A catastrophic earthquake measuring 6.3 on the Richter scale struck the Christchurch, New Zealand Central Business District on February 22, 2012, abruptly disrupting the business of teaching and learning at Christchurch Polytechnic Institute of Technology. This paper presents the findings from a study undertaken about the complexity of delivering an educational programme in the face of this traumatic natural event. Nine interconnected themes emerged from this multiple method study: communication, decision making, leader- and follower-ship, balancing personal and professional responsibilities, taking action, preparedness and thinking ahead, all within a disruptive and uncertain context. Sustainable responses that maximise business continuity, and provide solutions to practical challenges, are among the study-s recommendations.

Keywords: Education, Earthquake, Sustainability, Business Continuity

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14 An Artificial Neural Network Model for Earthquake Prediction and Relations between Environmental Parameters and Earthquakes

Authors: S. Niksarlioglu, F. Kulahci

Abstract:

Earthquakes are natural phenomena that occur with influence of a lot of parameters such as seismic activity, changing in the ground waters' motion, changing in the water-s temperature, etc. On the other hand, the radon gas concentrations in soil vary as nonlinear generally with earthquakes. Continuous measurement of the soil radon gas is very important for determination of characteristic of the seismic activity. The radon gas changes as continuous with strain occurring within the Earth-s surface during an earthquake and effects from the physical and the chemical processes such as soil structure, soil permeability, soil temperature, the barometric pressure, etc. Therefore, at the modeling researches are notsufficient to knowthe concentration ofradon gas. In this research, we determined relationships between radon emissions based on the environmental parameters and earthquakes occurring along the East Anatolian Fault Zone (EAFZ), Turkiye and predicted magnitudes of some earthquakes with the artificial neural network (ANN) model.

Keywords: Modeling, Earthquake, prediction, radon

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13 Designing a Rescue System for Earthquake-Stricken Area with the Aim of Facilitation and Accelerating Accessibilities (Case Study: City of Tehran)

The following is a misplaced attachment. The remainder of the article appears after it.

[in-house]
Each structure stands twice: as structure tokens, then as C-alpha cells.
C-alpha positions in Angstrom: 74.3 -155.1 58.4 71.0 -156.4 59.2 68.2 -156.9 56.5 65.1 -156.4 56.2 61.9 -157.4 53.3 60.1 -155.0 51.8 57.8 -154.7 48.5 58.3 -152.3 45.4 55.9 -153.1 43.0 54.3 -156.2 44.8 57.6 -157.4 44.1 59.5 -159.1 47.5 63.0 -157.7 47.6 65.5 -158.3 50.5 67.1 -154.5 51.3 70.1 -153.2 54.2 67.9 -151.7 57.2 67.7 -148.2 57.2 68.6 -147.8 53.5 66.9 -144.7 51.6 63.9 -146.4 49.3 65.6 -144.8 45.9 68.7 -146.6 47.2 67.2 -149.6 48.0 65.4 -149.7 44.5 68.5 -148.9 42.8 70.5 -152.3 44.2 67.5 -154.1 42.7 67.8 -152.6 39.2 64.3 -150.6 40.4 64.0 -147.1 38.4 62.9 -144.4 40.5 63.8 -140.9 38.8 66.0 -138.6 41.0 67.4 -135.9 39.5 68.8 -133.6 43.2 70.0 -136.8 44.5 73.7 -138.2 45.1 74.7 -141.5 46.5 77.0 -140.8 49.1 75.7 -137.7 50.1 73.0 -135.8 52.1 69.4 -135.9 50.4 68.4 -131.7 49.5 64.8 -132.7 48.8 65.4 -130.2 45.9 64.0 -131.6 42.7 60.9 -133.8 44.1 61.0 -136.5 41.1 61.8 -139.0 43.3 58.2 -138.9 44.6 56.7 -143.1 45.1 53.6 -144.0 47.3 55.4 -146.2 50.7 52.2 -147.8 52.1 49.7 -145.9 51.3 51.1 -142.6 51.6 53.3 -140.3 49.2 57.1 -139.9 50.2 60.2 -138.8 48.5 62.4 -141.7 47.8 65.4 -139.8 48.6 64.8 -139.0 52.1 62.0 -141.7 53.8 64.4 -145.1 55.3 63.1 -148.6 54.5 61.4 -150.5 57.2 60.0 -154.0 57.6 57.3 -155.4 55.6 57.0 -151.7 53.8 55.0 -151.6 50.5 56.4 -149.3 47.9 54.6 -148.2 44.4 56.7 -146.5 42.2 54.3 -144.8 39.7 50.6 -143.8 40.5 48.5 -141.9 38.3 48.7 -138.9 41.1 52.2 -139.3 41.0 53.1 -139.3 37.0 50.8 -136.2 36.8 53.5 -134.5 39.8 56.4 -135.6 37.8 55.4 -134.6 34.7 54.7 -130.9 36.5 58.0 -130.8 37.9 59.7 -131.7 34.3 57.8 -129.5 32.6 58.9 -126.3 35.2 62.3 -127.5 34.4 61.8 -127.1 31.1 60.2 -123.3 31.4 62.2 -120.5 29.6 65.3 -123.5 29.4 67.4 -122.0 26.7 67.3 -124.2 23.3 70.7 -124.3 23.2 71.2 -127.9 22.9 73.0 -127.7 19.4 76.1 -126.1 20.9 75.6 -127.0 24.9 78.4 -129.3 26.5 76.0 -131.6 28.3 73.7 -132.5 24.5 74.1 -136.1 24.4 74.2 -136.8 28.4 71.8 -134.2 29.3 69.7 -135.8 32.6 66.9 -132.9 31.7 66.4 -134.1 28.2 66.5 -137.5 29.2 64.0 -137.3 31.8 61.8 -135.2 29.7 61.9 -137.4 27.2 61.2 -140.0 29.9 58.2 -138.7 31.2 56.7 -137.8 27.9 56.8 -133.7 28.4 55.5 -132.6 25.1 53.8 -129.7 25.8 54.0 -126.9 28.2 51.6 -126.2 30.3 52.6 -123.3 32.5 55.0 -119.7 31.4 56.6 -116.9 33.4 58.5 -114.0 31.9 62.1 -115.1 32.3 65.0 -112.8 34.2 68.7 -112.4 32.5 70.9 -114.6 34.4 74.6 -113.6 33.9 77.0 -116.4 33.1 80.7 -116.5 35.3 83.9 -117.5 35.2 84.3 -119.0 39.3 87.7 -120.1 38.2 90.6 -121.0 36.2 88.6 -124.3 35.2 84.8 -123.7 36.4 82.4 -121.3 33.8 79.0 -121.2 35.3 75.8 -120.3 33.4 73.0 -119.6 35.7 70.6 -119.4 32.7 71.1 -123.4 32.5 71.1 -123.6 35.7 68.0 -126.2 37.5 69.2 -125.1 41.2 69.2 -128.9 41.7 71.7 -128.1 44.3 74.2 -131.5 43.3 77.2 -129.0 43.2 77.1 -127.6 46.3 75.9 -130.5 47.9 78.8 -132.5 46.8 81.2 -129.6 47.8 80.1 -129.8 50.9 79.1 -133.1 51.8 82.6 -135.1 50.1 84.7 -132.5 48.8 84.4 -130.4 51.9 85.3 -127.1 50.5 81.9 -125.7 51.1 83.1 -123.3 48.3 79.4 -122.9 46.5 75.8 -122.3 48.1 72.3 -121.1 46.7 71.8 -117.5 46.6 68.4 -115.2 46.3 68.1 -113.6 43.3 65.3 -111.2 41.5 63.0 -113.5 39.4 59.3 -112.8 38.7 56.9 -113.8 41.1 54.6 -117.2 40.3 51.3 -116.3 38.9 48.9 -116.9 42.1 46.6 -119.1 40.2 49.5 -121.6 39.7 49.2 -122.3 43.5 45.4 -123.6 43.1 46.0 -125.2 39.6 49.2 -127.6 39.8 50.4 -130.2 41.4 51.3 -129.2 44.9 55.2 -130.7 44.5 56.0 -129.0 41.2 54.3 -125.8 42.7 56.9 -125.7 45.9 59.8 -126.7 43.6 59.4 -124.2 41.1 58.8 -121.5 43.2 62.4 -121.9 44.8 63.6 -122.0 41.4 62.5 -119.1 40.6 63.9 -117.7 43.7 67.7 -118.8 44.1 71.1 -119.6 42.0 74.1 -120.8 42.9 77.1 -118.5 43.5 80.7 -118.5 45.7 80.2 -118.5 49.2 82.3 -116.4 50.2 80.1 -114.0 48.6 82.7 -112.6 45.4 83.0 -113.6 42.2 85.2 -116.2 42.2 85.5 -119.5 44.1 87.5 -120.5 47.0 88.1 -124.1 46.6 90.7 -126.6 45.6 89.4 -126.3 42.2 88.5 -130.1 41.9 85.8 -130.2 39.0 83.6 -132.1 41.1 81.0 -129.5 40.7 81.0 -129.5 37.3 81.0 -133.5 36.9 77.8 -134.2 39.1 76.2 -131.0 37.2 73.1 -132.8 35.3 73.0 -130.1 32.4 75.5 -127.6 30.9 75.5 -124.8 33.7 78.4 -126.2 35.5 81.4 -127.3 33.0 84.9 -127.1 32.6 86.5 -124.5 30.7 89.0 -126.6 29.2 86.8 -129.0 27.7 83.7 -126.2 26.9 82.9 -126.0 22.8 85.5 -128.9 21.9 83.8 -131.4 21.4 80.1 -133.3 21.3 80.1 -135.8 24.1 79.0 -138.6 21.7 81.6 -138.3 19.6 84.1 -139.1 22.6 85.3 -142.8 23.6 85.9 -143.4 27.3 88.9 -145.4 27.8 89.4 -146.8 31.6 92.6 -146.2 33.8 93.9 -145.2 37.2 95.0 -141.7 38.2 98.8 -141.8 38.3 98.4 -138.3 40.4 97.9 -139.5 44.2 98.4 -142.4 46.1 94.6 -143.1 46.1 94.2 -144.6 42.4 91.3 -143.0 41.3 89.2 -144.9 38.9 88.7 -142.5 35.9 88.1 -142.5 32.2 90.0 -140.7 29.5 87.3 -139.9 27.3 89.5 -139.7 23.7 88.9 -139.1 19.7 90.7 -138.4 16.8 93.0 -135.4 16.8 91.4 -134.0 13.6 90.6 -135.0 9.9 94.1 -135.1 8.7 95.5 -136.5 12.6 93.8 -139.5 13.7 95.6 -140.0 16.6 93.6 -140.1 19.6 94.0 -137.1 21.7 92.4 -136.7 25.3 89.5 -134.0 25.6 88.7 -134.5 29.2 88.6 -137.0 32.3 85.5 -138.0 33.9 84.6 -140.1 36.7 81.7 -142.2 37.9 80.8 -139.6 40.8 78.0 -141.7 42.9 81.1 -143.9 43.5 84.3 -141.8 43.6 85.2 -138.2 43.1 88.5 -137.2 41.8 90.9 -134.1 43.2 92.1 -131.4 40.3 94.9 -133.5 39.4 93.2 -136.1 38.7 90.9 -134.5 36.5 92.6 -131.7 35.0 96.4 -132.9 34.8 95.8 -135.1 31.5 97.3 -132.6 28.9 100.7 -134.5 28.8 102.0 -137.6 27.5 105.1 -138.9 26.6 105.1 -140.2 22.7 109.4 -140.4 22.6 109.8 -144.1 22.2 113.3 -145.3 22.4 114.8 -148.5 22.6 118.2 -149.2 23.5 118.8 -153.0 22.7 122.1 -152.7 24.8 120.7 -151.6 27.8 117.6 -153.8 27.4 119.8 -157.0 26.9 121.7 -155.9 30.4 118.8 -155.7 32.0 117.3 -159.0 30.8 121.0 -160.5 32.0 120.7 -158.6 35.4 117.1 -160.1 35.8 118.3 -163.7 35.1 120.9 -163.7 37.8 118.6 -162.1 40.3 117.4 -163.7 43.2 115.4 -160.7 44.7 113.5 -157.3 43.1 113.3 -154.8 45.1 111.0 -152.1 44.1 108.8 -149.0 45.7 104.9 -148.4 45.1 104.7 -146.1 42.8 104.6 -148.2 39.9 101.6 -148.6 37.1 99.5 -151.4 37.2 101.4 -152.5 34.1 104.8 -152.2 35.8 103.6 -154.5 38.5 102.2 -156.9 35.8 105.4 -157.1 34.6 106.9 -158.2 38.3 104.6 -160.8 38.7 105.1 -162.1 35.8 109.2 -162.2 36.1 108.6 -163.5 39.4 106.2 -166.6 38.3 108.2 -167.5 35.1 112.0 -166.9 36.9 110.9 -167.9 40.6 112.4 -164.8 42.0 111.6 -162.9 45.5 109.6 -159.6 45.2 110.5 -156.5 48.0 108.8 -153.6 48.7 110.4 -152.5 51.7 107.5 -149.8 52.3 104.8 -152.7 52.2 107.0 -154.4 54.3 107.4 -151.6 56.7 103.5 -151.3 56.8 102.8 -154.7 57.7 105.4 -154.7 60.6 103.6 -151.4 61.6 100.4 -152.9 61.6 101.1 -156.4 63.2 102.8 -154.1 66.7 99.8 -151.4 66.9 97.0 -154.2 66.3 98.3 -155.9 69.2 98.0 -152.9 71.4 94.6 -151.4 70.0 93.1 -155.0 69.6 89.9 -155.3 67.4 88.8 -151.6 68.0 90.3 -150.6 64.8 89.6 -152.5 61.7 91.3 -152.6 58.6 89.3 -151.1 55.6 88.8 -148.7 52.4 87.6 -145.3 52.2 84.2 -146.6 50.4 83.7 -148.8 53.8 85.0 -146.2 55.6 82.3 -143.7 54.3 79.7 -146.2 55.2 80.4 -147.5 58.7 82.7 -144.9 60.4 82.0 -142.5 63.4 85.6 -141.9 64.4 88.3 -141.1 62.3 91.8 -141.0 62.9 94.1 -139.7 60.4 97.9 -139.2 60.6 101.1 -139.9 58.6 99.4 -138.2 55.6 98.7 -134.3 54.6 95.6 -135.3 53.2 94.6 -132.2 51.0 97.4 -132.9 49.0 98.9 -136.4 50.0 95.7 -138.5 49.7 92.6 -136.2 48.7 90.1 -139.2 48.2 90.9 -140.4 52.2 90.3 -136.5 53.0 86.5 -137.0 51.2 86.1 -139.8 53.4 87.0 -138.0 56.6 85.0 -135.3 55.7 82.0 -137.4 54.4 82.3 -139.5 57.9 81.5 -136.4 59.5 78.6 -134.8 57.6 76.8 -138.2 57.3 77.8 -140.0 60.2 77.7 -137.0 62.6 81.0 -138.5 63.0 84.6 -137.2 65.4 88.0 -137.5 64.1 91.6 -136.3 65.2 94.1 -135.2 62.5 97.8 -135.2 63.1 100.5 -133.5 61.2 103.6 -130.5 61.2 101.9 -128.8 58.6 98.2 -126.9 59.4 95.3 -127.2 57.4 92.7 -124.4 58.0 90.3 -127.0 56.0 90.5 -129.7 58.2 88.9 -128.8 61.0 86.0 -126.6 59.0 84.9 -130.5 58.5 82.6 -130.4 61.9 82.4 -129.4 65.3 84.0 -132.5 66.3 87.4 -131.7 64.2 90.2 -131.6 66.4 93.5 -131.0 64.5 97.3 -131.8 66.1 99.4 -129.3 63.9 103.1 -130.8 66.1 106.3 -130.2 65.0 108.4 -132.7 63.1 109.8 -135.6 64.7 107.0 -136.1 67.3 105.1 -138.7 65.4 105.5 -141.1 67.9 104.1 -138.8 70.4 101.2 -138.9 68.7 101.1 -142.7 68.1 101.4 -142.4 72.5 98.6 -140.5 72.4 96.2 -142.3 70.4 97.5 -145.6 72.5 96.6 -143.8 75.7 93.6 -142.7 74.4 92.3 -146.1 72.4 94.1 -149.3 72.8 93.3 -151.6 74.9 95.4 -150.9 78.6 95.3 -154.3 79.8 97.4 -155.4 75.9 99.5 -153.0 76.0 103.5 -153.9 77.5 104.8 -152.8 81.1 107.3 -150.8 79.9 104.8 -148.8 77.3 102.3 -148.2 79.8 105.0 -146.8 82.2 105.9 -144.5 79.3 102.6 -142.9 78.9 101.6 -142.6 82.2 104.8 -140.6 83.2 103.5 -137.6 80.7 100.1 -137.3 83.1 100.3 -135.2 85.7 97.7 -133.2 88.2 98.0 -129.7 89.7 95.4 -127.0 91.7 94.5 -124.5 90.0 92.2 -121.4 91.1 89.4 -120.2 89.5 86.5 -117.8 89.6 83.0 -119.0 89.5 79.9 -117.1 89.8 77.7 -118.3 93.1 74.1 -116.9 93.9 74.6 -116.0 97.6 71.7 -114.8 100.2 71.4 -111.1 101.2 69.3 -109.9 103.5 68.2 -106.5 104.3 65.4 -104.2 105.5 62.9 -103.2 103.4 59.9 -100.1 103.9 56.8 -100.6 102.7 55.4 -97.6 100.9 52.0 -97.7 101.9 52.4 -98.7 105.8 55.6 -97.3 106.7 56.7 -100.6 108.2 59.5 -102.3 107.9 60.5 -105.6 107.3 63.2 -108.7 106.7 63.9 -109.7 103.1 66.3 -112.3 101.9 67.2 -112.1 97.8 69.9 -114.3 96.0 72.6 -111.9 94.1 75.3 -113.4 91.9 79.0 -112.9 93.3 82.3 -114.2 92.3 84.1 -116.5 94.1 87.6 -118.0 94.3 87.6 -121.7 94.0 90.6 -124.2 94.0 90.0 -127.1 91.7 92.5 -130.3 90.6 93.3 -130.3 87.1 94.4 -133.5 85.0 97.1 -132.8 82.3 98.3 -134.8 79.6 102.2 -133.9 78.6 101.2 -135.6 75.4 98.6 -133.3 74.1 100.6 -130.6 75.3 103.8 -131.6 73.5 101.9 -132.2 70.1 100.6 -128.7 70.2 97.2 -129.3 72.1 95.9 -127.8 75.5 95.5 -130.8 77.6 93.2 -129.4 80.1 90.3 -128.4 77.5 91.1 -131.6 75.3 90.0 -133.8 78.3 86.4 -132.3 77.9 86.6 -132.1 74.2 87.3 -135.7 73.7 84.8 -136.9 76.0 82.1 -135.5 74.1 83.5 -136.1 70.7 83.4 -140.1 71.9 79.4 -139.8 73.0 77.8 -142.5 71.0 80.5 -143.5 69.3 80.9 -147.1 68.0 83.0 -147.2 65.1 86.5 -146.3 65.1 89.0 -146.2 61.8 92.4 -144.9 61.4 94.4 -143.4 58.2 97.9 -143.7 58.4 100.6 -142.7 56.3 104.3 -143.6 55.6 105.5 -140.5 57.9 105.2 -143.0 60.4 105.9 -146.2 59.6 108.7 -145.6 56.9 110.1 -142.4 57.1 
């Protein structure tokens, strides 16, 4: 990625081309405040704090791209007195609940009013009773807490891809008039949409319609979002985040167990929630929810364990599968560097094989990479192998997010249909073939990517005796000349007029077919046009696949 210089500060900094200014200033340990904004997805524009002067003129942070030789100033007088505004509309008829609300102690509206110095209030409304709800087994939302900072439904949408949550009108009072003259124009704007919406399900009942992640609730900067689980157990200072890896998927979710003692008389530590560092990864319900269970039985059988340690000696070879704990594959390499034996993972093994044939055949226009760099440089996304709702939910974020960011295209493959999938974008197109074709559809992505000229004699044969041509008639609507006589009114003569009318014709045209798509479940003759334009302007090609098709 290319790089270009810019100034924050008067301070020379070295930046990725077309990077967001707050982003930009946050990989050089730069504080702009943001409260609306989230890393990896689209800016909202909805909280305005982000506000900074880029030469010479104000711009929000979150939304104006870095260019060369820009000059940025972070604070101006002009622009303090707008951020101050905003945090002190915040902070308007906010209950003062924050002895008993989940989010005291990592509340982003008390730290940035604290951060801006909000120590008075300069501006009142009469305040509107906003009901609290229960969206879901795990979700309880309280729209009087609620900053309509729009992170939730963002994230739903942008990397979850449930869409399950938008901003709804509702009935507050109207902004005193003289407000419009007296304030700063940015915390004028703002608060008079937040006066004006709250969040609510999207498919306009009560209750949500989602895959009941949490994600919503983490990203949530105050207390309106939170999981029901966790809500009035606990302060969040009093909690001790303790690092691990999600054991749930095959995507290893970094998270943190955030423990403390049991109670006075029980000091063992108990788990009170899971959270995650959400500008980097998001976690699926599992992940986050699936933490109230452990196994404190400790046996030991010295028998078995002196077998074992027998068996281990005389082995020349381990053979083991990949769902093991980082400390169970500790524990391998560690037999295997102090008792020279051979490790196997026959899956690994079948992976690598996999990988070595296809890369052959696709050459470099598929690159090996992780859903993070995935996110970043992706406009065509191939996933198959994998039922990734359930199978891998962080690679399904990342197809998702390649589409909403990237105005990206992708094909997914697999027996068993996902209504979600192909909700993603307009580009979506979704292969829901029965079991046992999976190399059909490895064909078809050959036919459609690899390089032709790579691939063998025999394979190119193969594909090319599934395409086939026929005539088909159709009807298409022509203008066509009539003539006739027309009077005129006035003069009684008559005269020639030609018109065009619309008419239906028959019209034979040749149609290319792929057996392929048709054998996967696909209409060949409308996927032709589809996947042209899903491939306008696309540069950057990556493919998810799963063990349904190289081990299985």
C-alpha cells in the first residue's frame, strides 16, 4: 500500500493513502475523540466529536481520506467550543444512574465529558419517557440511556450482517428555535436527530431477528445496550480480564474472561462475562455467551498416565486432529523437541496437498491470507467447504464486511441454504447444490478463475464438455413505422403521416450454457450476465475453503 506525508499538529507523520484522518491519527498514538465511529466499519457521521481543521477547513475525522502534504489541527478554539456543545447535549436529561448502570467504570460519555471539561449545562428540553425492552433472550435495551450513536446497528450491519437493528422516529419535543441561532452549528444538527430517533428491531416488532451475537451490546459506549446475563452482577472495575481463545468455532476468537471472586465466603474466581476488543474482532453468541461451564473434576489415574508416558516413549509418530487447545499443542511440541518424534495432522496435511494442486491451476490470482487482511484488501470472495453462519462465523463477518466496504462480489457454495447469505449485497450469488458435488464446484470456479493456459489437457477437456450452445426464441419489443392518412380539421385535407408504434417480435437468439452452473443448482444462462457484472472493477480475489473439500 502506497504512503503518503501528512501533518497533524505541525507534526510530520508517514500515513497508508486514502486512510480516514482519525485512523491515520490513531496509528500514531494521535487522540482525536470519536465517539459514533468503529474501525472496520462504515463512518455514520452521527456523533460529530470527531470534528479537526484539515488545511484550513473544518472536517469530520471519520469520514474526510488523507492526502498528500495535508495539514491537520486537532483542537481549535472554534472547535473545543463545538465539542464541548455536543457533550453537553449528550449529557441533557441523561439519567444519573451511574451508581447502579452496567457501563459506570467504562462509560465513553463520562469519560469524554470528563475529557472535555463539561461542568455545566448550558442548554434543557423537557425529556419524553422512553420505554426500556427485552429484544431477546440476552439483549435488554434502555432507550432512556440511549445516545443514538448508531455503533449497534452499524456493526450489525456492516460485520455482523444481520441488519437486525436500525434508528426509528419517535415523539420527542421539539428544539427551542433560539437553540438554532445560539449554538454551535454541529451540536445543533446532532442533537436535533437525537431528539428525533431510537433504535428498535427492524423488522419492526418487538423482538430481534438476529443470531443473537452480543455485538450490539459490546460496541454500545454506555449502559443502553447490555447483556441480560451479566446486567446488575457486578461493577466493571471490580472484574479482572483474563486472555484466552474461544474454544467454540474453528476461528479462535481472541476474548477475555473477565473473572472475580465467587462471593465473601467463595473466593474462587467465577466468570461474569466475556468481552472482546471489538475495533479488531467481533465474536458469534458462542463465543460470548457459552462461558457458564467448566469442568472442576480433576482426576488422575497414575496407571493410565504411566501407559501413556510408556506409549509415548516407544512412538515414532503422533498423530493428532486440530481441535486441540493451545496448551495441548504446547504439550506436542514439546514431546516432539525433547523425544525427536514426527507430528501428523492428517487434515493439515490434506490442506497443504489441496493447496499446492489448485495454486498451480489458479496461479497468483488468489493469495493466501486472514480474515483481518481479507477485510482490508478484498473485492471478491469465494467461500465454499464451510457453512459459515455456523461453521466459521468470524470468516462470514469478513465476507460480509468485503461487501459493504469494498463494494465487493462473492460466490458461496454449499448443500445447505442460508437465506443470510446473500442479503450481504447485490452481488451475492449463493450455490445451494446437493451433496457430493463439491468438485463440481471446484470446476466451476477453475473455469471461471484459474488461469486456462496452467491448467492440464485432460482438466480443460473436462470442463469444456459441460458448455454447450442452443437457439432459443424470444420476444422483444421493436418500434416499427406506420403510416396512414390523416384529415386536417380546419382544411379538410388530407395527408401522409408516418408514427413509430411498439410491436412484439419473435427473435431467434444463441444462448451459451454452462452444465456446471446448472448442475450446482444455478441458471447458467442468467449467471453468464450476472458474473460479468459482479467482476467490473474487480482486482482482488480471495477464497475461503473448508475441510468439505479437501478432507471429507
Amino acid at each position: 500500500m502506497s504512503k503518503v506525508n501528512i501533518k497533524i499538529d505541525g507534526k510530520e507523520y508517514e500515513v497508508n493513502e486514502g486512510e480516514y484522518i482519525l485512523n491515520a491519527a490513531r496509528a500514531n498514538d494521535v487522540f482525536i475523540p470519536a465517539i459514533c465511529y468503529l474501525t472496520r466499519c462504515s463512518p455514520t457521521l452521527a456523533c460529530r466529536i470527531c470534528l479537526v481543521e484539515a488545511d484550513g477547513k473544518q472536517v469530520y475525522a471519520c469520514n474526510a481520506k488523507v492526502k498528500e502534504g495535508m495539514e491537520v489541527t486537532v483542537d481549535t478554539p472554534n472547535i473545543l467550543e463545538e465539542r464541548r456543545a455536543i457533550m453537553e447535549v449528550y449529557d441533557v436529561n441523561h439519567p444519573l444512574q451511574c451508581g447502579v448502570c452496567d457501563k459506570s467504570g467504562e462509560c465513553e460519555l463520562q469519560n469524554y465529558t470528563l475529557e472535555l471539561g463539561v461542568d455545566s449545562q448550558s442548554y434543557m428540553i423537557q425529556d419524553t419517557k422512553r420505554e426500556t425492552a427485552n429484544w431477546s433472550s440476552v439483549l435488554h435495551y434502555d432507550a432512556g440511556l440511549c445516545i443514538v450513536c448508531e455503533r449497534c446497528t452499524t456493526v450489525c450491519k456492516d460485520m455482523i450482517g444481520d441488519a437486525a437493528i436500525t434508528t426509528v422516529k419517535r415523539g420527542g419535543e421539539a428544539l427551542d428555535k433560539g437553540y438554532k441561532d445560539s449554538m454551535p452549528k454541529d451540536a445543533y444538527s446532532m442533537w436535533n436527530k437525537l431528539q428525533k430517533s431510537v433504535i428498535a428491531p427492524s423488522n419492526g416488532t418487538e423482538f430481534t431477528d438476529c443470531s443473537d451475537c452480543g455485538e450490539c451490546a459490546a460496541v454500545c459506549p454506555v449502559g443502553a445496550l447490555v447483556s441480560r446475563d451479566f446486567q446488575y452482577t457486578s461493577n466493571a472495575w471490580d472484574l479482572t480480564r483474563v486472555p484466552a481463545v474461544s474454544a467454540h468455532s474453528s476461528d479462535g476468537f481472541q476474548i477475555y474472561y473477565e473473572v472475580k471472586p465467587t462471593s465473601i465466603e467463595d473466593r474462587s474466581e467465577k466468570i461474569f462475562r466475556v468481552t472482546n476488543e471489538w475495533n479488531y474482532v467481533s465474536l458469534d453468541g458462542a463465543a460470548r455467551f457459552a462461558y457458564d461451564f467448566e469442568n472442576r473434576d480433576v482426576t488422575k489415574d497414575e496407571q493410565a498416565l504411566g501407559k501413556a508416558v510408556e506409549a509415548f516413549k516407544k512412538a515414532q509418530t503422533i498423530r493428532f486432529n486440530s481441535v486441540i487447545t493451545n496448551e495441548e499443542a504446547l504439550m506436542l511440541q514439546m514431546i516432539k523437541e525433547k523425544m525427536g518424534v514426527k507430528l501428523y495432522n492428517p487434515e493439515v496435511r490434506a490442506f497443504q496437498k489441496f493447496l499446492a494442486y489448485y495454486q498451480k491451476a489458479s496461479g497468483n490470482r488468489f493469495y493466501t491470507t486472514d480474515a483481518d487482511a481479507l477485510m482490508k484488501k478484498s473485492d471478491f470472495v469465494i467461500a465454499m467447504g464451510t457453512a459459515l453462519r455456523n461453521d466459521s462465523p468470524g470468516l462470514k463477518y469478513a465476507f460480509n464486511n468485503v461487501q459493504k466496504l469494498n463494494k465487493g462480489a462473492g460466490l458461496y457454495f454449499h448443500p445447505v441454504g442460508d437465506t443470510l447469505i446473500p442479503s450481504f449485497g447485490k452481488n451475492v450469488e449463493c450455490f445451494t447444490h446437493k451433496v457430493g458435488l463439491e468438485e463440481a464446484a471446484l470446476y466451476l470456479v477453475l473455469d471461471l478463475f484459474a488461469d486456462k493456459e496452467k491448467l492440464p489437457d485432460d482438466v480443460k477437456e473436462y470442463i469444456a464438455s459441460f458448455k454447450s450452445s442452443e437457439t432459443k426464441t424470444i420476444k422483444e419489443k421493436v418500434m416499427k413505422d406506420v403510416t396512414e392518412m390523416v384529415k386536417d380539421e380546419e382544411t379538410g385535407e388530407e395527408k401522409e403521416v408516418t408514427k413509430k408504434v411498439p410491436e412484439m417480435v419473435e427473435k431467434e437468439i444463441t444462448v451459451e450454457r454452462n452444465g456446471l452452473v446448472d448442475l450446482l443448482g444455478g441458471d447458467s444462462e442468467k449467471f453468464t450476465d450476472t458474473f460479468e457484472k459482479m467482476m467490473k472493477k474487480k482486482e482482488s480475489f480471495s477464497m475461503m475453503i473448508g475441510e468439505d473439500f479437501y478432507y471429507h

Authors: Naeleh Motamedi, Masoud Mahmoudkhan Shirazi, Nima Nouraei

Abstract:

Natural disasters, including earthquake, kill many people around the world every year. Society rescue actions, which start after the earthquake and are called LAST in abbreviation, include locating, access, stabilization and transportation. In the present article, we have studied the process of local accessibility to the injured and transporting them to health care centers. With regard the heavy traffic load due to earthquake, the destruction of connecting roads and bridges and the heavy debris in alleys and street, which put the lives of the injured and the people buried under the debris in danger, accelerating the rescue actions and facilitating the accessibilities are of great importance, obviously. Tehran, the capital of Iran, is among the crowded cities in the world and is the center of extensive economic, political, cultural and social activities. Tehran has a population of about 9.5 millions and because of the immigration of people from the surrounding cities. Furthermore, considering the fact that Tehran is located on two important and large faults, a 6 Richter magnitude earthquake in this city could lead to the greatest catastrophe during the entire human history. The present study is a kind of review and a major part of the required information for it, has been obtained from libraries all of the rescue vehicles around the world, including rescue helicopters, ambulances, fire fighting vehicles and rescue boats, and their applied technology, and also the robots specifically designed for the rescue system and the advantages and disadvantages of them, have been investigated. The studies show that there is a significant relationship between the rescue team-s arrival time at the incident zone and the number of saved people; so that, if the duration of burial under debris 30 minutes, the probability of survival is %99.3, after a day is %81, after 2days is %19 and after 5days is %7.4. The exiting transport systems all have some defects. If these defects are removed, more people could be saved each hour and the preparedness against natural disasters is increased. In this study, transport system has been designed for the rescue team and the injured; which could carry the rescue team to the incident zone and the injured to the health care centers. In addition, this system is able to fly in the air and move on the earth as well; so that the destruction of roads and the heavy traffic load could not prevent the rescue team from arriving early at the incident zone. The system also has the equipment required firebird for debris removing, optimum transport of the injured and first aid.